Here's how I do it... I read the recipe completely through. Take out the ingredients I need.
Then start with the first ingredient, if it's chopped onions, I chop the onions, etc...
I do not do the cooking show thing by putting 1 tsp of olive oil in a little cup, that just creates more dishes and is honestly a waste of time. Just have the measuring cups and oil, salt, baking powder, whatever at hand.
The key is to have everything all set so when you compile them all together, you don't leave the onions sweating too long or forget an ingredient.
I don't often do this, but when I do, I often use a large plate and just segregate each of the ingredients, if necessary. If four or five ingredients are to be added at the same time, I put them together in one bowl. Saves on the cleanup.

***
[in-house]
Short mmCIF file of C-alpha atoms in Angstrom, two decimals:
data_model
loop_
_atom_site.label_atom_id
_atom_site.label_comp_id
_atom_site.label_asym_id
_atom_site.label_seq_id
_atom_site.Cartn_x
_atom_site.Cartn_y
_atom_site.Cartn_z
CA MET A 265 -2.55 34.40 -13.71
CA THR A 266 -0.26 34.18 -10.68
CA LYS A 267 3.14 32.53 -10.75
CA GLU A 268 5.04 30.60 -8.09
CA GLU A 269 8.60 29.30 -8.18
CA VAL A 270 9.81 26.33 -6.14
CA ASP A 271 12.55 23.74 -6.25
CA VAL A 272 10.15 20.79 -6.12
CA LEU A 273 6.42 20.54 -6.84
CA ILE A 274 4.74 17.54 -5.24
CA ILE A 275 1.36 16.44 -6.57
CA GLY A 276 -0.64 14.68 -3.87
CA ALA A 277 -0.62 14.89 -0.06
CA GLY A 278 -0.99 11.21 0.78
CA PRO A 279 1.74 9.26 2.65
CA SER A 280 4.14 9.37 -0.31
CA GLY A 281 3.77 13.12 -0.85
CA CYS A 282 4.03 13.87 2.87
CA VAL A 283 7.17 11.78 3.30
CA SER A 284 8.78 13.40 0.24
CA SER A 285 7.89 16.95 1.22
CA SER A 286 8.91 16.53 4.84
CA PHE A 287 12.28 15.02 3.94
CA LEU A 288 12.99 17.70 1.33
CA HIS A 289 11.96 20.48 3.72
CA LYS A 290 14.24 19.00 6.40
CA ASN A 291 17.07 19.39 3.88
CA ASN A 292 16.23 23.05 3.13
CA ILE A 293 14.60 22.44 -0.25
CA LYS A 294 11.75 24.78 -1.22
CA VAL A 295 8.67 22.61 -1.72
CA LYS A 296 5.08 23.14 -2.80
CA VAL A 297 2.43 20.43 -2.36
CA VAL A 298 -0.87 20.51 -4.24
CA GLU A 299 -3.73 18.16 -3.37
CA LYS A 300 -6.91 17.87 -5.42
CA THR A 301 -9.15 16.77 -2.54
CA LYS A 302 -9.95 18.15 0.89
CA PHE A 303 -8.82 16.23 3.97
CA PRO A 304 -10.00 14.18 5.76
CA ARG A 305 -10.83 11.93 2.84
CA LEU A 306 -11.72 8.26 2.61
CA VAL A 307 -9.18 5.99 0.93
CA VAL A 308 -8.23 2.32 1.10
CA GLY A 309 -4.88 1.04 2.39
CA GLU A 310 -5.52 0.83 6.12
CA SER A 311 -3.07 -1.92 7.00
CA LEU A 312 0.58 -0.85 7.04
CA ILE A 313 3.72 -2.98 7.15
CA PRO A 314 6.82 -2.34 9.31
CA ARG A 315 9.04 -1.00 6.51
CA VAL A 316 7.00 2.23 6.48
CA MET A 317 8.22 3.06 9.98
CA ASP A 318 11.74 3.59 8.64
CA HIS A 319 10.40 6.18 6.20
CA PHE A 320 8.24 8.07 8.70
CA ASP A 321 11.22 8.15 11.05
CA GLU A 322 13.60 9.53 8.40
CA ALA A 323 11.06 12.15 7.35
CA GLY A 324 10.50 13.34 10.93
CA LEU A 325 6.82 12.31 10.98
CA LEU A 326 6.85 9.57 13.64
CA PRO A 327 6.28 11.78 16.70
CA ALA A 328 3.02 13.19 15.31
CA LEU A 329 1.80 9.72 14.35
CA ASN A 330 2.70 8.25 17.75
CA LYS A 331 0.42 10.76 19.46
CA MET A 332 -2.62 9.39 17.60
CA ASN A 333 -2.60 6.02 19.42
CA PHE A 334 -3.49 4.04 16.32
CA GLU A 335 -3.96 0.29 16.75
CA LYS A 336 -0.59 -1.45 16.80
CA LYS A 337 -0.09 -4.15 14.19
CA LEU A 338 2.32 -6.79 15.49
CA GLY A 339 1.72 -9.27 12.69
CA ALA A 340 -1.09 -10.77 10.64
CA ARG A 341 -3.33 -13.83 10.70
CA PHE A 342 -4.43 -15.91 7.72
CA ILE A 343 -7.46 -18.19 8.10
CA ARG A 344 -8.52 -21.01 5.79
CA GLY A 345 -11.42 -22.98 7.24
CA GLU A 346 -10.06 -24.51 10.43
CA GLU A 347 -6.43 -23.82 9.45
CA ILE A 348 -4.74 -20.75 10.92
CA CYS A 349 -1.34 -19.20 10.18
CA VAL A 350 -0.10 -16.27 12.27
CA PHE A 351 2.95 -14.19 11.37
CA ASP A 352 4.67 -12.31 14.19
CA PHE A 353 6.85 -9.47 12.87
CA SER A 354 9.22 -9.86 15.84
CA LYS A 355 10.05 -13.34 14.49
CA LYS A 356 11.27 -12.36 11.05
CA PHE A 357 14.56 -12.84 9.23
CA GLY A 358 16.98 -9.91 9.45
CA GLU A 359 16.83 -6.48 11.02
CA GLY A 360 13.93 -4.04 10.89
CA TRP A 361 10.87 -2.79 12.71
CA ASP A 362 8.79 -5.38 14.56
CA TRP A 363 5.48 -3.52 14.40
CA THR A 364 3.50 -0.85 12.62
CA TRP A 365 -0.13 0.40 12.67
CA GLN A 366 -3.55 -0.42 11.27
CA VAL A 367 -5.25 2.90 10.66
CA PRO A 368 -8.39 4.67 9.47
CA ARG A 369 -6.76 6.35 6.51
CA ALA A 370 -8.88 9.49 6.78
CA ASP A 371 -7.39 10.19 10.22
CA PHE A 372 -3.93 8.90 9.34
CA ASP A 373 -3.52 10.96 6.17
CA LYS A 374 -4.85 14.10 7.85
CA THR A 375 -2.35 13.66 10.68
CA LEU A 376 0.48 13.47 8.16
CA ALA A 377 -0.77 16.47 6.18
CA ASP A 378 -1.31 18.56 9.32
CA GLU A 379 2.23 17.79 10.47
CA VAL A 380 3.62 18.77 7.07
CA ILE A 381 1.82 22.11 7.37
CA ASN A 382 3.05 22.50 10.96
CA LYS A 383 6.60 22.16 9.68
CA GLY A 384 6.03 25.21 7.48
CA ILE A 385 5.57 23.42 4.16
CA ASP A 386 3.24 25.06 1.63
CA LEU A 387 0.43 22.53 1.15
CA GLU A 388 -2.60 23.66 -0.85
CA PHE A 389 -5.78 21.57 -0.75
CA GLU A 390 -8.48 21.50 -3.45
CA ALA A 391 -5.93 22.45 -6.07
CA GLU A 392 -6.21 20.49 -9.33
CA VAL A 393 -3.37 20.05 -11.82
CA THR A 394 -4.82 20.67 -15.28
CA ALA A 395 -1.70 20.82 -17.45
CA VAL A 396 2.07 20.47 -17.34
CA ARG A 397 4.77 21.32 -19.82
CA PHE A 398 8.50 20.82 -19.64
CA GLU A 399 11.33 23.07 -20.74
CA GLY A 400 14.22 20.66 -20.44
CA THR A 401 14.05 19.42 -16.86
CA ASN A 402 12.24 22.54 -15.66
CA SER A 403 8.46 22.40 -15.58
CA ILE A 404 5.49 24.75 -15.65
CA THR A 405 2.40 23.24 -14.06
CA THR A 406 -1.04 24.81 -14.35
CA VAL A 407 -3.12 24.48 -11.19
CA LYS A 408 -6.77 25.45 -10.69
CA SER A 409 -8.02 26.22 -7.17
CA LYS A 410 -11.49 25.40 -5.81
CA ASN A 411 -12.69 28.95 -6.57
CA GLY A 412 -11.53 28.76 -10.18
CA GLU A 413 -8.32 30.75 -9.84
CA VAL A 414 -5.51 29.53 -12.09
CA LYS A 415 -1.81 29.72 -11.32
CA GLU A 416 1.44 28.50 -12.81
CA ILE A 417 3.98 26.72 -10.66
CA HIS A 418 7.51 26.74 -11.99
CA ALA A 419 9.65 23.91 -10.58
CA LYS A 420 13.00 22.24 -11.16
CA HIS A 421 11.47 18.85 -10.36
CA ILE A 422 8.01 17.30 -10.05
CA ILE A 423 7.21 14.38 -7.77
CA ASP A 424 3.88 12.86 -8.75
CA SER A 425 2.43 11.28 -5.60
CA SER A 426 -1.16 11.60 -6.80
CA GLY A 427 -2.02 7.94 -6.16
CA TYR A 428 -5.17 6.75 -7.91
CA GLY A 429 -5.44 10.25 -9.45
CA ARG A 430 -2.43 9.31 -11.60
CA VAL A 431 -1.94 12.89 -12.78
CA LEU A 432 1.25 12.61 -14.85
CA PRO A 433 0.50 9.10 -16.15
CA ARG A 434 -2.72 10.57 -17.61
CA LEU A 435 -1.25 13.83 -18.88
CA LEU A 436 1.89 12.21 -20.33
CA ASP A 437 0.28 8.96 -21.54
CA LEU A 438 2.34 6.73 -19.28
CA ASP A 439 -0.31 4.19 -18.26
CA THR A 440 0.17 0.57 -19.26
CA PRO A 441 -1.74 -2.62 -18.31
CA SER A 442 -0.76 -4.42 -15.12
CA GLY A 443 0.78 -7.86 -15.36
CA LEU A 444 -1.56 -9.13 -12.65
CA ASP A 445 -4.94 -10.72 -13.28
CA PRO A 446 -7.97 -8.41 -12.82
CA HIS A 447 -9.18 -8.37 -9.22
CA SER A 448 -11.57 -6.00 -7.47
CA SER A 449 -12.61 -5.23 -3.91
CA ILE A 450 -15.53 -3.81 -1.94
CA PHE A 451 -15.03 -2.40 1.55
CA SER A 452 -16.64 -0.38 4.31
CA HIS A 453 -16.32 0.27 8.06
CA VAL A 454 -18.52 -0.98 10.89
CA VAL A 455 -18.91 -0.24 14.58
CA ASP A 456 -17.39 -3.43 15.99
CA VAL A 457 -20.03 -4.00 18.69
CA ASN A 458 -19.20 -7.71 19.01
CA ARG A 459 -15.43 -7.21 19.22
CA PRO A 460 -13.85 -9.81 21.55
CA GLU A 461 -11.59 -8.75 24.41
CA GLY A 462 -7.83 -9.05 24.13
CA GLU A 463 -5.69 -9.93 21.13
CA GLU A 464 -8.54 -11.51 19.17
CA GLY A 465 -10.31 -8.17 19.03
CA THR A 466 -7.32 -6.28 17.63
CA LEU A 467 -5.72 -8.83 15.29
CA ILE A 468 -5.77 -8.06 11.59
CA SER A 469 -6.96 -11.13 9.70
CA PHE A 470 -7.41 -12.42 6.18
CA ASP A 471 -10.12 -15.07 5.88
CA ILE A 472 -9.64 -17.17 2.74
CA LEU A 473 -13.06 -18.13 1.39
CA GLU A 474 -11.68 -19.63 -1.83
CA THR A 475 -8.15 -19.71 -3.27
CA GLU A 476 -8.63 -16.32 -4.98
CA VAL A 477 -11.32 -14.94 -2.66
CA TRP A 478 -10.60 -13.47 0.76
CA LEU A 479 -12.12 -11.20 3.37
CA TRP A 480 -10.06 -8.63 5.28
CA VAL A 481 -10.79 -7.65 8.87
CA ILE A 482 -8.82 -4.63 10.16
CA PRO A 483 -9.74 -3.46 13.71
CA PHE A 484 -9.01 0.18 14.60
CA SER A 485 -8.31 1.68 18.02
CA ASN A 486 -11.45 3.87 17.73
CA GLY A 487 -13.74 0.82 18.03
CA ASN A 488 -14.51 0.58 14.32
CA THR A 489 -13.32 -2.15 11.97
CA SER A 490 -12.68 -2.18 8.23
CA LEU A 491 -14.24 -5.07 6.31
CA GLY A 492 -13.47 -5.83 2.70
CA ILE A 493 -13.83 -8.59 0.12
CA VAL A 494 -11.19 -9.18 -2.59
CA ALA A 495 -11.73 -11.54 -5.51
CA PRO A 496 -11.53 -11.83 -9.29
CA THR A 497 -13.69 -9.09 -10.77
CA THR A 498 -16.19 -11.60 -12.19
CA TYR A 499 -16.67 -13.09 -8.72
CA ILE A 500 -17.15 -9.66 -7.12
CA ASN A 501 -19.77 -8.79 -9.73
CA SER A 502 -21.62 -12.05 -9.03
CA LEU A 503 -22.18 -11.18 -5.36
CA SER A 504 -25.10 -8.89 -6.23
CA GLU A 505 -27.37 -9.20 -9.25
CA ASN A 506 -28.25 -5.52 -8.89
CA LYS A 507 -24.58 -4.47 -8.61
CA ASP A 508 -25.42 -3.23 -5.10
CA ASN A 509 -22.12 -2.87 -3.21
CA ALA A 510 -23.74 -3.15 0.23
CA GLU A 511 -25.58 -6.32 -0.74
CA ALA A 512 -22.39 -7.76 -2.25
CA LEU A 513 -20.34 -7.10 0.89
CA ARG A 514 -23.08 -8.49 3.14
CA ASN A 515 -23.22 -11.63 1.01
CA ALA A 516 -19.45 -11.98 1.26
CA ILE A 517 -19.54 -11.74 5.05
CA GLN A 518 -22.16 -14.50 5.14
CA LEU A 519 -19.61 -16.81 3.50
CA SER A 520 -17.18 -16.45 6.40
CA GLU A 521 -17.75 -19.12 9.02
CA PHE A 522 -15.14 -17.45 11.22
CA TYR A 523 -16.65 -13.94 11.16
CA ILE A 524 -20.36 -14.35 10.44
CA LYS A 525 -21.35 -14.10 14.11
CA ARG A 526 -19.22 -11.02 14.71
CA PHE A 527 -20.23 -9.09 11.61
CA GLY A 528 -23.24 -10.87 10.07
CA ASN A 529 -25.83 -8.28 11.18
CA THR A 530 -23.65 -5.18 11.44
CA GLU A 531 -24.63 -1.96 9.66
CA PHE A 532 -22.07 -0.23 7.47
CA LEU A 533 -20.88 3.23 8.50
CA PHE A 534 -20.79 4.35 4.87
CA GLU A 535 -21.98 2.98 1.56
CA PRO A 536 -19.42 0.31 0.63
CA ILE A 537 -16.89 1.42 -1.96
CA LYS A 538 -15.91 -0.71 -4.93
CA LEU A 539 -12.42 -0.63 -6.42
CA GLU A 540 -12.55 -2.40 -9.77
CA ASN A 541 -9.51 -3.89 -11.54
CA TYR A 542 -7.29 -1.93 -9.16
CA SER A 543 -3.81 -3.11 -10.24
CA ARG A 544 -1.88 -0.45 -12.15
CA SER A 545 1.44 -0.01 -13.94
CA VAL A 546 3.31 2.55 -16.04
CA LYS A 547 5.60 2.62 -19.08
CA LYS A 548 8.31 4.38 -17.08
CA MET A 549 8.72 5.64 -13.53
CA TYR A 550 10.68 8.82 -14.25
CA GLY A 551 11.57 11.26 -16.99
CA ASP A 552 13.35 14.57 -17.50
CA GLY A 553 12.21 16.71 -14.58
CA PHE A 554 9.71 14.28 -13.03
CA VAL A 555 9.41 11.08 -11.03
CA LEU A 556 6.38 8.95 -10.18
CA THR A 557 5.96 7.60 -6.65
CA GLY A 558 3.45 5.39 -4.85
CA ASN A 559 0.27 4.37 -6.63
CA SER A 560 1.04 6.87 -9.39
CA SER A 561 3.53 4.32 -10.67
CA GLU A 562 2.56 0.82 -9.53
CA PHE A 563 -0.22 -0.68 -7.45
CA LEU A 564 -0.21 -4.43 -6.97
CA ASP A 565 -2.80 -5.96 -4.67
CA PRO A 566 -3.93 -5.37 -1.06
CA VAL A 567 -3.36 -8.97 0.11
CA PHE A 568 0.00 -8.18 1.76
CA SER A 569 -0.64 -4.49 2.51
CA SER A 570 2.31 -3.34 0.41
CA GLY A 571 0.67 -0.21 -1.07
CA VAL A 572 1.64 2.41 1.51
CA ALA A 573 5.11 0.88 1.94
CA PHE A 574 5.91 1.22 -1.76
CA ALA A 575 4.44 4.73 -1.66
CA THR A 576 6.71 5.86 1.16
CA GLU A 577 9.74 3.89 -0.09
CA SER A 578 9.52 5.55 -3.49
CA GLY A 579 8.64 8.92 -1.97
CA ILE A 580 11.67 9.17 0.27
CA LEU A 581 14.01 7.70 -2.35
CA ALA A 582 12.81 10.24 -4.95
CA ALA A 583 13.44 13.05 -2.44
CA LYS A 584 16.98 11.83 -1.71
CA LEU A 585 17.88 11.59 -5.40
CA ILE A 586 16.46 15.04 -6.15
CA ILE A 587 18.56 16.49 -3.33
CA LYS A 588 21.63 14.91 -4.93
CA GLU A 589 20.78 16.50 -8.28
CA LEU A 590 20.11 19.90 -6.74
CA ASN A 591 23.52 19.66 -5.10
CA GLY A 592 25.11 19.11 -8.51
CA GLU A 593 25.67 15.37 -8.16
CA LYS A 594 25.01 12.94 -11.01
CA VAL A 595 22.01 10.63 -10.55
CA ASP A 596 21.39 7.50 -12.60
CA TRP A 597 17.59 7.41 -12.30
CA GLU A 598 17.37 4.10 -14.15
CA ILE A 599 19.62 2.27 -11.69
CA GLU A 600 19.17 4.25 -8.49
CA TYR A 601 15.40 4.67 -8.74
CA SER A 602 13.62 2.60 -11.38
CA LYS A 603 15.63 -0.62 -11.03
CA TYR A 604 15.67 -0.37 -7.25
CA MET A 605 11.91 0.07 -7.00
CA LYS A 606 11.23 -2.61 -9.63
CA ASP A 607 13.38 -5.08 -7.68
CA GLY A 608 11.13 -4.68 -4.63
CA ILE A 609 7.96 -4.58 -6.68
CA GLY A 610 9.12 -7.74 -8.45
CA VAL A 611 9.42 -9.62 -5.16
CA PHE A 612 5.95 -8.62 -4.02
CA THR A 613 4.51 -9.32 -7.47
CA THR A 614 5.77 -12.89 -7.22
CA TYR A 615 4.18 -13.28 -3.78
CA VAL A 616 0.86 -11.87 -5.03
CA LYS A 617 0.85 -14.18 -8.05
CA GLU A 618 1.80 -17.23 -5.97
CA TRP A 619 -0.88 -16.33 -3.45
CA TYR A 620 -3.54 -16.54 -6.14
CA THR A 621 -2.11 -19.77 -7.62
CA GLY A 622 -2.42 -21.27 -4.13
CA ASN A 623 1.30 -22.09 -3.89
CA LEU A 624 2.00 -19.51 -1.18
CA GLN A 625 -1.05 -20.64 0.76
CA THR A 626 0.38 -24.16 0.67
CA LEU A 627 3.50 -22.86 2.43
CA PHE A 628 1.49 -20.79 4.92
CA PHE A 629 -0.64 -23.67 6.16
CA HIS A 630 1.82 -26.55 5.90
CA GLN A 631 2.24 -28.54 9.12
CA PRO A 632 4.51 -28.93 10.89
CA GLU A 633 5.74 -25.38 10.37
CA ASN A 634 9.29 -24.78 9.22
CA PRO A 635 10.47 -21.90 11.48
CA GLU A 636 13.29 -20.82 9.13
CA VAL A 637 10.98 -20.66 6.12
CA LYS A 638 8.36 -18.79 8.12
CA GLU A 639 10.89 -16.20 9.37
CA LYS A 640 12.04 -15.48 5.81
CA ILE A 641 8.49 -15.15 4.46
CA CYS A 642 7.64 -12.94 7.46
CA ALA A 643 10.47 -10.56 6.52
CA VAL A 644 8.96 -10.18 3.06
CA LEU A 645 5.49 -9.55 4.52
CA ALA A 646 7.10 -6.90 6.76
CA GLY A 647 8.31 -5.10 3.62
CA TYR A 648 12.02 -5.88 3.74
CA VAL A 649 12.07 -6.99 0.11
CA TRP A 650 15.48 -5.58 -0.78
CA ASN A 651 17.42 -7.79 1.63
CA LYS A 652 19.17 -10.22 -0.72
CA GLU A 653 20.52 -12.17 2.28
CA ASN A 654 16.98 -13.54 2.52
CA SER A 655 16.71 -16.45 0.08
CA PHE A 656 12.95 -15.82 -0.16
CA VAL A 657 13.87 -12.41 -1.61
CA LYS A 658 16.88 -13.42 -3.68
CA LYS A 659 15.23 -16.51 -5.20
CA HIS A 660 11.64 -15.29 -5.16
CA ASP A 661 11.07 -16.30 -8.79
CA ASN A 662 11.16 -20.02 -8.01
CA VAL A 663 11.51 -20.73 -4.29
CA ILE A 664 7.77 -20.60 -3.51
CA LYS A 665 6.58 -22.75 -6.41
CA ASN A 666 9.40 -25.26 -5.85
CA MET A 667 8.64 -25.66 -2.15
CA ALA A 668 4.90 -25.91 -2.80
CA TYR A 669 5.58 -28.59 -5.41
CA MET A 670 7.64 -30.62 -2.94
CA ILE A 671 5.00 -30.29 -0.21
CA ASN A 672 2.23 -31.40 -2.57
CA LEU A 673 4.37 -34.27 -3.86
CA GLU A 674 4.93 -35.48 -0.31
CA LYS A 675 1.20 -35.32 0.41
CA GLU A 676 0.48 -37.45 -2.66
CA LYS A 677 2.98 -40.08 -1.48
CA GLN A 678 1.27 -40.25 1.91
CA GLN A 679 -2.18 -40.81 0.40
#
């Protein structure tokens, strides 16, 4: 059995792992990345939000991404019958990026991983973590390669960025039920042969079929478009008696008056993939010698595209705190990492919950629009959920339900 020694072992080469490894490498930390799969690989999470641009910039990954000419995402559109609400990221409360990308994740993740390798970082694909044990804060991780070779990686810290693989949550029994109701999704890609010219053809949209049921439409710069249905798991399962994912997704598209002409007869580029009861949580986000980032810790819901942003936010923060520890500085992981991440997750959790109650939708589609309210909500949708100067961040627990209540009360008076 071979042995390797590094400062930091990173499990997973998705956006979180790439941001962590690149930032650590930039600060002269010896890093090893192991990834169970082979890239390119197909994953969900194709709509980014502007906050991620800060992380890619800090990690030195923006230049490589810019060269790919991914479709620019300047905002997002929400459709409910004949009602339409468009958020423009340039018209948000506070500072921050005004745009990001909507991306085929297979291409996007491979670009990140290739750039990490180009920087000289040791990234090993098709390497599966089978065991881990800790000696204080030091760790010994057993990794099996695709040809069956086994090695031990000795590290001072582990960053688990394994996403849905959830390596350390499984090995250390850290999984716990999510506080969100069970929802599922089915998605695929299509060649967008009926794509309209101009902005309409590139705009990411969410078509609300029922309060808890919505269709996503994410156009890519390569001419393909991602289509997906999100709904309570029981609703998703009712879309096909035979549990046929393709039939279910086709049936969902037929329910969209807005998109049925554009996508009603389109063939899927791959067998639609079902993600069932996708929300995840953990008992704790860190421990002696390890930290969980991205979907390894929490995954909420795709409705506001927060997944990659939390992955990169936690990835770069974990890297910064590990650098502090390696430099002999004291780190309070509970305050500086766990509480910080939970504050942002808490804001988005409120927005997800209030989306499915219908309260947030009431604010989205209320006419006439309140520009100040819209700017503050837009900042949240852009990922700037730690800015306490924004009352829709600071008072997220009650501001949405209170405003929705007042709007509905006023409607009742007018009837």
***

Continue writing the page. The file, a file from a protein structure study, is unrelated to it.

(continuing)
Now if only my cupboards could be magically arranged a la RR - so that the exact ingredients I need are right in front on the bottom shelf.
Yeah, the idea is that you should be able to complete every part of the cooking without having to run across the room or try to remember where you put stuff. I know that seems obvious, but I still remember the first morning in a new house, when I thought it's be cool to inaugurate my new kitchen by making four individual cheese omelets. Three cold, one scorched, the toast arrived in time for lunch...
Just make sure you have a lot of small dishes and bowls available. I pick up little custard cups and small glass bowls at garage sales for this purpose. Also - and this may sound stupid but it works for me - I use tiny post-it notes if I'm going to be using the same ingredient for two different dishes. If one recipe calls for 1/2 cup of chopped parsley and another calls for 1/4 cup, I'll chop all at once, and measure out into the dishes, identifying each one with a sticker. Works for me.